“Ancora imparo,” Italian for “Yet, I am learning” is often attributed to Michelangelo and reportedly observed by him at the age of 87. As cardiothoracic surgeons this wisdom prevails as we must also persist to continually update and refine our skills and knowledge base in order to capitalize upon the advances of research and best practice to the patients we serve.
In this sense, professional development and continuous training is at the core of our own empowerment. Thus, to stop training and learning new skills, regardless of surgical experience, is to fail in realizing one’s true potential. As Tennyson notes in the poem Ulysses, “How dull it is to rust unburnished, not to shine in use”—no matter how experienced or accomplished you may be as a surgeon, remaining a student of our craft never ends, and our patients rely upon us to shine.
In this post, I would like to provide some food for thought surrounding the importance of continuous training and acquisition of new knowledge and skills in our field. Sure, this encompasses the practical points of participating in CME events, attending surgical conferences, and utilizing available skills workshops or events, but the principles set forth below provide a more holistic perspective behind the purpose and reasoning for continued training as a cardiothoracic surgeon.
“Life is like riding a bike. To keep your balance, you must keep moving.” – Albert Einstein
In the simplest of terms, in the field of cardiothoracic surgery, a failure to continue training, pursue new skills or techniques, or acquire new knowledge in the face of the rapid changes we see in medical and surgical technology is to the peril of us and our patients.
Well-balanced surgeons realize that consistent refinement of and redefinition of their professional and personal lives allows them to function at an optimum level. Thus, it remains imperative to keep moving forward in the pursuit of learning new things as a practicing surgeon.
Try to avoid becoming stagnant in your professional career as a surgeon and in your personal life. By continuously training in all aspects of your life, you will become a well-rounded and better-balanced person and surgeon.
Well-balanced surgeons realize that consistent refinement of and redefinition of their professional and personal lives allows them to function at an optimum level.
“If you’re are afraid to fail, then you’re probably going to fail.” – Kobe Bryant
When asked, surgeons often hint that a fundamental barrier to the pursuit of continuous training or acquisition of new skills is a fear of failure. By nature, surgeons avoid opportunities to fail; in fact, for many of us, the idea of failure is not written in our DNA.
Once surgeons settle into a practice and become comfortable, the idea of stepping out into an unknown area frequently conjures up feelings of discomfort or fear of trying something new. It is in this space of uncertainty and discomfort that a separation between those who will continue to achieve and those who will become stagnant will reveal itself. To continue to achieve, means to continue to train.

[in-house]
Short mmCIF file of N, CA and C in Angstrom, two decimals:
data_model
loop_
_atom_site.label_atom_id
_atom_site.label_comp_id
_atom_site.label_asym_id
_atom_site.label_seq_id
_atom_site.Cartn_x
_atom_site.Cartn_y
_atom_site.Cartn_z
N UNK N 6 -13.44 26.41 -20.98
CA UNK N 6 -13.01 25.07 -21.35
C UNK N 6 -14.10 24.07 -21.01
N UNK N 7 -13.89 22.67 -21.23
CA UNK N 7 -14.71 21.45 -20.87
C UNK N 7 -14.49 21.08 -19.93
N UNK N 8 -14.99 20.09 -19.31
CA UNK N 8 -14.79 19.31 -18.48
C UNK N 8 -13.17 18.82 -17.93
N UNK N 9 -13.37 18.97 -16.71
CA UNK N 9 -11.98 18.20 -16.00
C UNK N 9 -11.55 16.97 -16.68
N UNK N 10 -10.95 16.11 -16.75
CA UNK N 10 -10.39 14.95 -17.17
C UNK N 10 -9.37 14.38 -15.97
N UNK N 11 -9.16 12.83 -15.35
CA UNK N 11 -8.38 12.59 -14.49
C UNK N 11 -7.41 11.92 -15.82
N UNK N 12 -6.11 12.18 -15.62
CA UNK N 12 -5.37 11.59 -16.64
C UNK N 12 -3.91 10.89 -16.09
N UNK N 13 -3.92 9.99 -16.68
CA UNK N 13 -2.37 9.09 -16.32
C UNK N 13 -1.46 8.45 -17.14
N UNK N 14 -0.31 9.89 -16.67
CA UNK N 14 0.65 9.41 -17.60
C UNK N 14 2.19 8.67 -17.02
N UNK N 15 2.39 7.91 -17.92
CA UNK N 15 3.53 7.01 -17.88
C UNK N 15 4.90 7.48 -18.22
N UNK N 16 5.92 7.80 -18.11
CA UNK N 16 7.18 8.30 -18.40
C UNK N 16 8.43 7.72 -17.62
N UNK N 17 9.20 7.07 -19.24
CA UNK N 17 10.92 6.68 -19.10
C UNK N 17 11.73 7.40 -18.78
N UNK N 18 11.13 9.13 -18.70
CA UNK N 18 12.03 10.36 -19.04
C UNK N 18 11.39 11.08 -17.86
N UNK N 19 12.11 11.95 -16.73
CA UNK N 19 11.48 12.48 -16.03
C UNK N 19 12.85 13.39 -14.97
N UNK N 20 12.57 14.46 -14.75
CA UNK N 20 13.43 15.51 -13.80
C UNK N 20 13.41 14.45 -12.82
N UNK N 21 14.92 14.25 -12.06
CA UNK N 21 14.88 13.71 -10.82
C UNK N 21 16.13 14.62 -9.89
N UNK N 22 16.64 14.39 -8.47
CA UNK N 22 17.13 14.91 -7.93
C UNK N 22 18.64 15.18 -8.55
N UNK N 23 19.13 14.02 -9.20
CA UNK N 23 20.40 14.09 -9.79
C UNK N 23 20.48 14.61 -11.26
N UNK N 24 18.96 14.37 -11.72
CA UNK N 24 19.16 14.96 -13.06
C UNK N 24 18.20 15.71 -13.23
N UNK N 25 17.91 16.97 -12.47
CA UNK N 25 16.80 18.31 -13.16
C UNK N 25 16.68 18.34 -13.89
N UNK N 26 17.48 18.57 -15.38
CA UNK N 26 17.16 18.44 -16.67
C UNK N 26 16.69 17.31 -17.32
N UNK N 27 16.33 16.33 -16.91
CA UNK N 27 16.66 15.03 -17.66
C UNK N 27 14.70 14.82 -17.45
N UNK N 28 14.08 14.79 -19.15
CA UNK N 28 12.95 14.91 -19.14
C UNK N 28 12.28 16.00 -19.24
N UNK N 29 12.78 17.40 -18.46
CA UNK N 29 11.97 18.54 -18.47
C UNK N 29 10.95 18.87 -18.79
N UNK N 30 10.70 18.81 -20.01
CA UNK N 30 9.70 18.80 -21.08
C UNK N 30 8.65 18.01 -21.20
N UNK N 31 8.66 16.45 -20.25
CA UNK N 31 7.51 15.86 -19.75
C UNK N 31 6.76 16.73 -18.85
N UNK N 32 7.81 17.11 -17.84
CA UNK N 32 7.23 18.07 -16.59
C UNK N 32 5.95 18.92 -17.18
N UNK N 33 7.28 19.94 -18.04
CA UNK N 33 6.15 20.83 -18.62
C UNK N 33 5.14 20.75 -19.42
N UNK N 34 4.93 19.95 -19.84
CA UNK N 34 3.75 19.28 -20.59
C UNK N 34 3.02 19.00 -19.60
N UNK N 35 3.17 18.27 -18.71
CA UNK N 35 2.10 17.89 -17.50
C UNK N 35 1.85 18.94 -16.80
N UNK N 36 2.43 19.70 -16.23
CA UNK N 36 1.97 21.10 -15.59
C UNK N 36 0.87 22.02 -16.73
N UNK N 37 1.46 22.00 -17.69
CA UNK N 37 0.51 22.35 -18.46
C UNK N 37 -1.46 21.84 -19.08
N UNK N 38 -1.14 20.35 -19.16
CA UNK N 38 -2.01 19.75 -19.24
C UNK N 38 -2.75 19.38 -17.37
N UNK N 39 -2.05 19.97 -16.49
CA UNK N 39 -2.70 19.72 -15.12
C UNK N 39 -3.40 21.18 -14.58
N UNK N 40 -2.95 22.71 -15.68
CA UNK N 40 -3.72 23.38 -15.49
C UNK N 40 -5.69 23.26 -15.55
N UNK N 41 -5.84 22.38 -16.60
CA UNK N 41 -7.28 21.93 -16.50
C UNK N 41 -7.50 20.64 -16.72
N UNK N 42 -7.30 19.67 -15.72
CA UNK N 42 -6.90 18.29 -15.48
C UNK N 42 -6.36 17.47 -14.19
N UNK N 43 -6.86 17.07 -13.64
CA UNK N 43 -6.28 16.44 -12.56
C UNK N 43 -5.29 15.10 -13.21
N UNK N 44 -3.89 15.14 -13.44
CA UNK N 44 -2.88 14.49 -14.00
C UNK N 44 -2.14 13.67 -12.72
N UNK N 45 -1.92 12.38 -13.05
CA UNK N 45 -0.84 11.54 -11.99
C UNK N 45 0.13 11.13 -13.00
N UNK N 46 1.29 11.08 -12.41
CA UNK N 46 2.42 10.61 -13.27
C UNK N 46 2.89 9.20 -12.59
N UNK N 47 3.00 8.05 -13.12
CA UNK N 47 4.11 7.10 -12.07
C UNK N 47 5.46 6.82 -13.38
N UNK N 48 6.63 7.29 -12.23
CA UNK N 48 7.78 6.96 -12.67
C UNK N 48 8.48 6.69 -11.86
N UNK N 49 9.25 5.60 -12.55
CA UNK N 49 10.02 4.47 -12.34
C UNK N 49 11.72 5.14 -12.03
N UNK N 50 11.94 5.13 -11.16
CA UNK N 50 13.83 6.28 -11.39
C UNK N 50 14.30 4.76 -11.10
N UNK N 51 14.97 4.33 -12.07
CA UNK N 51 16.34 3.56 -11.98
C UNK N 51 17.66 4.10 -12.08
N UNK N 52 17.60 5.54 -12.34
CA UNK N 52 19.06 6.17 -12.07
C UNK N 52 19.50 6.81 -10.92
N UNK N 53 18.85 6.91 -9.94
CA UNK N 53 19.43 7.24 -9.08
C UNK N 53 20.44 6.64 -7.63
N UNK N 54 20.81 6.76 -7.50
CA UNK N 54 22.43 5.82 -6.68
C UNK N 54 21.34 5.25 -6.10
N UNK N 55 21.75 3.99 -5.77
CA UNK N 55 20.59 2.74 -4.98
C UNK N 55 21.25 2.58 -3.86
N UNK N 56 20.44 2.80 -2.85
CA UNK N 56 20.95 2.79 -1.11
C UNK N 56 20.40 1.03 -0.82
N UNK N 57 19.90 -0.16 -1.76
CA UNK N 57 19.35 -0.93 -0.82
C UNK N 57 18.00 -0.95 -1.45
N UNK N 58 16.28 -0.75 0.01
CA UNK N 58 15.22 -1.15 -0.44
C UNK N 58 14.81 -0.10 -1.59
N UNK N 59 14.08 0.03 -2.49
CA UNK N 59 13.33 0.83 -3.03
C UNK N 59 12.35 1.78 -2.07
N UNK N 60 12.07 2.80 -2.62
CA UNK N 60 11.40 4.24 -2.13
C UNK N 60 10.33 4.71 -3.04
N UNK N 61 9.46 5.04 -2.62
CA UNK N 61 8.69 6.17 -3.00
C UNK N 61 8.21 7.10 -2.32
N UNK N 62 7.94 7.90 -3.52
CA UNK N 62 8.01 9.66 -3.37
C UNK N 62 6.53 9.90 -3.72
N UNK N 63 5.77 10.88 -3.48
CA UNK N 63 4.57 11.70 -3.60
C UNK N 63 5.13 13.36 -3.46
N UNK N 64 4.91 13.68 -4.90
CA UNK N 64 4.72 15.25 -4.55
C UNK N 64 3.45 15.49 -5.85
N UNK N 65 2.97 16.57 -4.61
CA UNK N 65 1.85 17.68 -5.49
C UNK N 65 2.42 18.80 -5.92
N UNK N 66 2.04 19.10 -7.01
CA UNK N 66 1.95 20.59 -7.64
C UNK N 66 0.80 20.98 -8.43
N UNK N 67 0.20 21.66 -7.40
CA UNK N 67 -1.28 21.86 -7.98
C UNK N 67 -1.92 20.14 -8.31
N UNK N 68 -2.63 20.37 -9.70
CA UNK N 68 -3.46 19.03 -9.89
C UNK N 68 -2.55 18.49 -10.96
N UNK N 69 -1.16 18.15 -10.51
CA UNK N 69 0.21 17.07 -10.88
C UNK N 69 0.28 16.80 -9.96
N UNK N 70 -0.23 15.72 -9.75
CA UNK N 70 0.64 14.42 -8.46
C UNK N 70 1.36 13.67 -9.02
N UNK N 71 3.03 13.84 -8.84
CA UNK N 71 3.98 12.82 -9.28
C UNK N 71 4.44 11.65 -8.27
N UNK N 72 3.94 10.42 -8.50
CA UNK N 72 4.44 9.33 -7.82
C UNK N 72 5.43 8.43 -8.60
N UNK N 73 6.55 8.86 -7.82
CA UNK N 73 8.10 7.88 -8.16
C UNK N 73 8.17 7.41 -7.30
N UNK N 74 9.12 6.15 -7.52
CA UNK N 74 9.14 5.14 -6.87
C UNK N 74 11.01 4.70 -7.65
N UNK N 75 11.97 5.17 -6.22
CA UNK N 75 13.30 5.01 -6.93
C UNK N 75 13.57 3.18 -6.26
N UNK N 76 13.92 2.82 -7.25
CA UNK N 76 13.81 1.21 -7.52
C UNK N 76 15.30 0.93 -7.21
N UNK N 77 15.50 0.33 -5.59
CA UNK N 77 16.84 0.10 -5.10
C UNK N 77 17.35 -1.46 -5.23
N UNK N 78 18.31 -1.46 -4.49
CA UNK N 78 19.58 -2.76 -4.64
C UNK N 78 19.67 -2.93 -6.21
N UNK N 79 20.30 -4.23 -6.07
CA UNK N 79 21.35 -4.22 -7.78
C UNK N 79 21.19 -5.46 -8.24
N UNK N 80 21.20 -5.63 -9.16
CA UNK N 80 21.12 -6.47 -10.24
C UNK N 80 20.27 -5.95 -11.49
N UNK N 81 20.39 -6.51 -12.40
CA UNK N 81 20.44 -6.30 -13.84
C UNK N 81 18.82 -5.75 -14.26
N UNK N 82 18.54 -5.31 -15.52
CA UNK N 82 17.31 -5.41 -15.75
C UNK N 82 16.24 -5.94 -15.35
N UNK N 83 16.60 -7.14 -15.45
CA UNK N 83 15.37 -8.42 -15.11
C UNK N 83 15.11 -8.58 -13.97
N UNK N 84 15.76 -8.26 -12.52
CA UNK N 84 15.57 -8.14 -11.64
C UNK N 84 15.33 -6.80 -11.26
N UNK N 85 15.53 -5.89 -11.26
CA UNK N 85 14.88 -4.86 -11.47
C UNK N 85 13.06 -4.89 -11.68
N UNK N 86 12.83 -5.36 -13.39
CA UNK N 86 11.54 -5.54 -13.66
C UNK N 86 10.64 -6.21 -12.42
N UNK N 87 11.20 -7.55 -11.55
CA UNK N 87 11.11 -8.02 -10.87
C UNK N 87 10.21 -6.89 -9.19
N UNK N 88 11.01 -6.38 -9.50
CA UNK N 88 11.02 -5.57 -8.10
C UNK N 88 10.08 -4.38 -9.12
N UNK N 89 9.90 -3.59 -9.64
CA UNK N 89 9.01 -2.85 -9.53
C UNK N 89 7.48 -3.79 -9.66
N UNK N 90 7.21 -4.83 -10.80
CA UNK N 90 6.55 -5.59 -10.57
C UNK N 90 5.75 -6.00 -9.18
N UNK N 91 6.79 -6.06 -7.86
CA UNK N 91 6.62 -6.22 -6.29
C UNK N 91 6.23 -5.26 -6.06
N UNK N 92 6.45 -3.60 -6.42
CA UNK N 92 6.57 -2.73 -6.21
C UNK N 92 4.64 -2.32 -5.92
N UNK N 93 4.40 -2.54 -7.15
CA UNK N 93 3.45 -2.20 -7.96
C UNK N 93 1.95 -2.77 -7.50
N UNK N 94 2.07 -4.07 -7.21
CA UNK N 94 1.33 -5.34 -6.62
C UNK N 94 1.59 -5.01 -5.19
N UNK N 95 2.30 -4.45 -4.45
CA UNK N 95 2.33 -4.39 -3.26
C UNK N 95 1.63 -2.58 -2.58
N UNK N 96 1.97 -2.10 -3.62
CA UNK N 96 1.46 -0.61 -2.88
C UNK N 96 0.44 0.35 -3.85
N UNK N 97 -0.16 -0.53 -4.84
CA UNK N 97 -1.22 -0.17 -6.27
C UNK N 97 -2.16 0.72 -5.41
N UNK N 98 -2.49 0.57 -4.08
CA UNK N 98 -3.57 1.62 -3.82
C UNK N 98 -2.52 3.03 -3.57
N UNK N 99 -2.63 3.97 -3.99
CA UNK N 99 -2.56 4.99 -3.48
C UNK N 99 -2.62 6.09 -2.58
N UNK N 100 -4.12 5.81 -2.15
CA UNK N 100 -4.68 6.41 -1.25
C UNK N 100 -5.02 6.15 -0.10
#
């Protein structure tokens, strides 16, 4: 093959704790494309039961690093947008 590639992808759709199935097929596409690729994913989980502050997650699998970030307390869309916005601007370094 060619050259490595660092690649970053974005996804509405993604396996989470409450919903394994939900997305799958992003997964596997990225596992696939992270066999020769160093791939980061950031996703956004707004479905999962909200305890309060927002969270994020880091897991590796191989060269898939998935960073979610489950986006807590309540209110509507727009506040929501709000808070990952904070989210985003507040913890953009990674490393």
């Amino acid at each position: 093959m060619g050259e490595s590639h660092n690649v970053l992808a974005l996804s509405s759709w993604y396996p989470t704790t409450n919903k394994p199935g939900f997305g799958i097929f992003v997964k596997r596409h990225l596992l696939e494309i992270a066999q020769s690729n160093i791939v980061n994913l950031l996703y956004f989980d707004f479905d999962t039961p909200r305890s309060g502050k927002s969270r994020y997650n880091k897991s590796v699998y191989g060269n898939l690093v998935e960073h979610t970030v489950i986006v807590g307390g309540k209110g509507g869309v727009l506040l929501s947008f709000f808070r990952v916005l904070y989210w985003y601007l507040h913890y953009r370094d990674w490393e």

“Better a good mentor for one year, than all books of a library" – Chinese Proverb
The role of personal mentorship for every aspiring, developing, or practicing surgeon cannot be emphasized enough. Ask any successful surgeon the keys to their success, and you will be hard pressed to find one surgeon who doesn’t mention the critical role that mentorship has played in their career.
As detailed in the aforementioned Proverb, the key to mentorship is finding and developing a relationship with a “good mentor.” A good mentor will provide not only provide guidance but serves as, perhaps, the most important source of continuous training that you will receive.
Embrace these relationships and look to find great mentors for many different areas of your professional activities. You will likely have surgical mentors or leadership mentors. Also look to find mentors outside of the surgical or medical communities who can provide expanded perspective on life outside of the hospital or clinical environment.
In the end, sure, the professional reputation or position of a mentor is certainly important, but even more important is who that mentor is to you and the relationship you have with him/her. Like all important relationships in life, these connections take time to develop and are deeply rooted in the personal dedications to developing the relationships by both parties.
As you continue to ponder your approaches to your surgical career, try to remember that many of the surgical giants that have come before you and whom you may revere remained students of our craft their entire lives. It is in these examples that we should find solace and unwavering motivation to continue to train ourselves.